Life is too short to have such people in your life.

SirBoobAlot Tue 05-Mar-13 16:21:57

Accept her apology, and meet her for a coffee. What do you have to loose? If it doesn't work, and you don't get on any more, then you haven't been close for five years, so it wouldn't be too hard to say ''Sorry, this isn't working''. But if you miss her, it's got to be worth trying.

bottleofbeer Tue 05-Mar-13 16:03:31

Nope, I had a jealous friend (more of a frenemy tbh) who I lost touch with. A few years later I saw her and her mum and her mum was obviously angling for me to let her back into my life because she was a bit of a loner by then (there was good reason for that) I wasn't totally comfortable with it but went along with it thinking she'd have grown up by then and maybe a spell of a few years without friends had made her have a rethink about the way she had treated people.

Within weeks I found out she was seeing a casual boyfriend behind my back. Ironically if she'd said she liked him I'd have stepped aside because it was going nowhere and I just wasn't that into him. Then I realised it had been what she wanted all along, every issue we'd ever had had been down to boys/men - she just seethed with jealousy that I had boyfriends and she never did (probably because she was so bloody sour all the time).

Of course your experience may be different but if you've moved on and are living your life quite happily without her in it, then leave it be and don't invite potential trouble into it.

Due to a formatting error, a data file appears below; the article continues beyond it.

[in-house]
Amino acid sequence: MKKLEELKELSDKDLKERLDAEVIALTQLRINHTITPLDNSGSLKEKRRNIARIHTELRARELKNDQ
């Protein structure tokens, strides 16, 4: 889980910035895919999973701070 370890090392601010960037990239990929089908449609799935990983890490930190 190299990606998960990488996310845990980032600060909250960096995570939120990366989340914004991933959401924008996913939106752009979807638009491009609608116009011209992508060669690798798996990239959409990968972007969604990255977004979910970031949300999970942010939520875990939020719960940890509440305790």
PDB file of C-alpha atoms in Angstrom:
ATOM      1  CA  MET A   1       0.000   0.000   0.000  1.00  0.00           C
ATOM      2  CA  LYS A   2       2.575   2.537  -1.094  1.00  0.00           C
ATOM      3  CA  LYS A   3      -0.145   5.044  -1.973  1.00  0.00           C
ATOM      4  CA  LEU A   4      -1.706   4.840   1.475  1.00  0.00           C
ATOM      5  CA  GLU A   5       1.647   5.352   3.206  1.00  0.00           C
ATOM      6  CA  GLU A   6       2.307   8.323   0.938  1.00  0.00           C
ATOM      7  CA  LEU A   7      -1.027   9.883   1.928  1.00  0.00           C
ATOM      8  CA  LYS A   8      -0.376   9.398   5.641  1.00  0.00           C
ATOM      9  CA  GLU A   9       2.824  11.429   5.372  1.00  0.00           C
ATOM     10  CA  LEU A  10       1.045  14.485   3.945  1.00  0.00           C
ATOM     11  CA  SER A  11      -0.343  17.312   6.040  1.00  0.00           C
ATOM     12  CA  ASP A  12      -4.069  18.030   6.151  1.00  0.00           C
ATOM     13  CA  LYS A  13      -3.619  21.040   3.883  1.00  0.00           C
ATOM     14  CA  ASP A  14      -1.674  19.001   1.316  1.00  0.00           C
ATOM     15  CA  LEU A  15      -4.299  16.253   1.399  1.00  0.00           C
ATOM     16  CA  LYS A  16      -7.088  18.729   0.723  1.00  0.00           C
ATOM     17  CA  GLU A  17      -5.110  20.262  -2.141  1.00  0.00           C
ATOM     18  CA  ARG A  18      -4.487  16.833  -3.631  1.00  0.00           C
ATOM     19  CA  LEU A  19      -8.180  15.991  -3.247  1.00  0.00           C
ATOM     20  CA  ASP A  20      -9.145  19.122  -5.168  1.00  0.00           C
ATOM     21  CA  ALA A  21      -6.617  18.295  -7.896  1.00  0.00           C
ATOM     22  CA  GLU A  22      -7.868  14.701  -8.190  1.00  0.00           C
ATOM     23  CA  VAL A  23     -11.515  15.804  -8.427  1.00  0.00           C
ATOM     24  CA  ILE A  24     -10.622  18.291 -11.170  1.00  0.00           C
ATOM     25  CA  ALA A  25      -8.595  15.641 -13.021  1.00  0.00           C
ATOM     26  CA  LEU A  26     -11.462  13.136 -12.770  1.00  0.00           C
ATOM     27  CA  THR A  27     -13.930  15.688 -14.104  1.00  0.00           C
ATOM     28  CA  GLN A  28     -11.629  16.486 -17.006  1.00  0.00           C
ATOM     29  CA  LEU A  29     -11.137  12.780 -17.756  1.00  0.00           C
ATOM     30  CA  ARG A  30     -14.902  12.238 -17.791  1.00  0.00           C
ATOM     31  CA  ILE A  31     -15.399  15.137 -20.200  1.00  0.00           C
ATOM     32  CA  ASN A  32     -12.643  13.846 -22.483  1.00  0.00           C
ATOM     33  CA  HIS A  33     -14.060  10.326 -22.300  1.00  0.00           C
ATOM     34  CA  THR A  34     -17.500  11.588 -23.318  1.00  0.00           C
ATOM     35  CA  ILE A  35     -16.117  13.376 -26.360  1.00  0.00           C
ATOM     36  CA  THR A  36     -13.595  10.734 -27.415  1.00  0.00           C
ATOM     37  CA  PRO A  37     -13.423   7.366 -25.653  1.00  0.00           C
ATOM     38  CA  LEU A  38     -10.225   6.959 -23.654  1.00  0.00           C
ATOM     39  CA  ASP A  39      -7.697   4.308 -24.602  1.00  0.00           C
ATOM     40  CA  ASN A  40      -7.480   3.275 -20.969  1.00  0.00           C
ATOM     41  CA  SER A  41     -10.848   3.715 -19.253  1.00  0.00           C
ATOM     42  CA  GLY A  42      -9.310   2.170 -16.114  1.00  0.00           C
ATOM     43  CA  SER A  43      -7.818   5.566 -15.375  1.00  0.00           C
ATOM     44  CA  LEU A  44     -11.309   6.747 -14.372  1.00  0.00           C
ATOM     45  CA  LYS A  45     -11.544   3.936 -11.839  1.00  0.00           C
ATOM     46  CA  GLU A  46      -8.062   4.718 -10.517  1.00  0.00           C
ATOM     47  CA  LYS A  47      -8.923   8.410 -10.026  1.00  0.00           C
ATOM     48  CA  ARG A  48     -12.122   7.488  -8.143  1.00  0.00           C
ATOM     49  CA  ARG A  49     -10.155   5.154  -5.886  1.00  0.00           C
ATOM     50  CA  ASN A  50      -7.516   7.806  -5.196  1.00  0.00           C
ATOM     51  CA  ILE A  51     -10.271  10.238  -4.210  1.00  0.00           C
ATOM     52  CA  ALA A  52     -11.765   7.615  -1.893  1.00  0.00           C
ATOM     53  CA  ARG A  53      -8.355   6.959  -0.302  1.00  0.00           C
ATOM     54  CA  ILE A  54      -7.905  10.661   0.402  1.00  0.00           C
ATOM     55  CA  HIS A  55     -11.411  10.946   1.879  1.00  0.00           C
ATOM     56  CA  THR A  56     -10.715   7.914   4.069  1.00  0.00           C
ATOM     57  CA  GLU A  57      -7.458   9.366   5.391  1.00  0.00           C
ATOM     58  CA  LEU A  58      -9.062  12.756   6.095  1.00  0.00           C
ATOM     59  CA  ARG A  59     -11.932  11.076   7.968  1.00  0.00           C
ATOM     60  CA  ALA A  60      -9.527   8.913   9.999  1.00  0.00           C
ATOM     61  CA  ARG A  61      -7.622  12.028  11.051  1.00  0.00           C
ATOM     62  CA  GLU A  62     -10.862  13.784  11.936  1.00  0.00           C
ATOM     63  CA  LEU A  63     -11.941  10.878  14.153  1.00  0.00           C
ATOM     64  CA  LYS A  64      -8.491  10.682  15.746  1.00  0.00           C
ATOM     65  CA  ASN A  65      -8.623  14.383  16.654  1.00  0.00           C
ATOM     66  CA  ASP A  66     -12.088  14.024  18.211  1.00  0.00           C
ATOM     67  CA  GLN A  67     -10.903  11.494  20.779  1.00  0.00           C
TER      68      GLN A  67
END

Yfronts Tue 05-Mar-13 16:03:22

do you think she could have been depressed or jealous when you met at the wedding?

sneezingwakesthebaby Tue 05-Mar-13 16:00:18

I would reply and thank her for the apology but would leave it there. Five years is a very long time and I would be wondering why now? What does she want from me? I grew apart from a friend and we just stopped talking and out the blue she messaged me to meet up. I had a funny feeling about it and declined. I later found out through someone else that she had found out she was pregnant and wanted to practise on my four month old as I was the only person she knew with a baby. So I might be a bit biased.

I also notice you say you missed her like mad while on the other hand she could cut you off without a second thought over an argument. That suggests it wasn't really a balanced friendship (like mine wasn't in hindsight) and friendships like that just aren't good in the longterm if you are the friend who invests more. She was a shit friend for the last few years you were friends so why open yourself up to that again. I know people say people change but some really dont.

Yfronts Tue 05-Mar-13 15:53:37

do you think she could have been depressed or jealous when you met at the wedding?

Yfronts Tue 05-Mar-13 15:52:49

If you really miss her I think I would forgive her and try and move forward slowly. 5 years is a lot of time and she probably has grown up and reflected lots during the years. There is probably a lot of catch up on too.

HeathRobinson Tue 05-Mar-13 14:07:23

Well, you've had the apology. Why not just leave it for a bit, and see how you feel after you've thought about it. Really take some time and talk to dh about his reaction to it.

She's had 5 years to apologise. You don't need to react immediately.

digerd Tue 05-Mar-13 13:58:10

I also have a bad feeling in my guts about this woman. That she could be so nasty , no matter what her personal demons were, is a case of 'leopards can't change their spots' to me. There are ulterior motives behind her contacting you after 5 years of no contact and no apologies for her nasty behaviour. It may have been directed at your DH, but you were there too. And you said she had not been nice for some time before then.